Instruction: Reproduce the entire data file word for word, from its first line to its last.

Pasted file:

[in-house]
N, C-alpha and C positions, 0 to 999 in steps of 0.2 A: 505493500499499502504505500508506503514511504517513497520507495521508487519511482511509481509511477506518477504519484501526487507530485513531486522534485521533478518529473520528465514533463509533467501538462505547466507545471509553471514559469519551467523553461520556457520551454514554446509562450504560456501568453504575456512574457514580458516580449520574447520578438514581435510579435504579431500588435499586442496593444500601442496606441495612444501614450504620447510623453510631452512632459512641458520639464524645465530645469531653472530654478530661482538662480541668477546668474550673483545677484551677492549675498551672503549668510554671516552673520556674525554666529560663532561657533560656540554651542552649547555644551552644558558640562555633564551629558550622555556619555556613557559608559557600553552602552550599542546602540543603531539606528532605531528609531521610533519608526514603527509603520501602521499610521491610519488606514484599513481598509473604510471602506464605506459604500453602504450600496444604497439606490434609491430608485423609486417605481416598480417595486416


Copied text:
[in-house]
N, C-alpha and C positions, 0 to 999 in steps of 0.2 A: 505493500499499502504505500508506503514511504517513497520507495521508487519511482511509481509511477506518477504519484501526487507530485513531486522534485521533478518529473520528465514533463509533467501538462505547466507545471509553471514559469519551467523553461520556457520551454514554446509562450504560456501568453504575456512574457514580458516580449520574447520578438514581435510579435504579431500588435499586442496593444500601442496606441495612444501614450504620447510623453510631452512632459512641458520639464524645465530645469531653472530654478530661482538662480541668477546668474550673483545677484551677492549675498551672503549668510554671516552673520556674525554666529560663532561657533560656540554651542552649547555644551552644558558640562555633564551629558550622555556619555556613557559608559557600553552602552550599542546602540543603531539606528532605531528609531521610533519608526514603527509603520501602521499610521491610519488606514484599513481598509473604510471602506464605506459604500453602504450600496444604497439606490434609491430608485423609486417605481416598480417595486416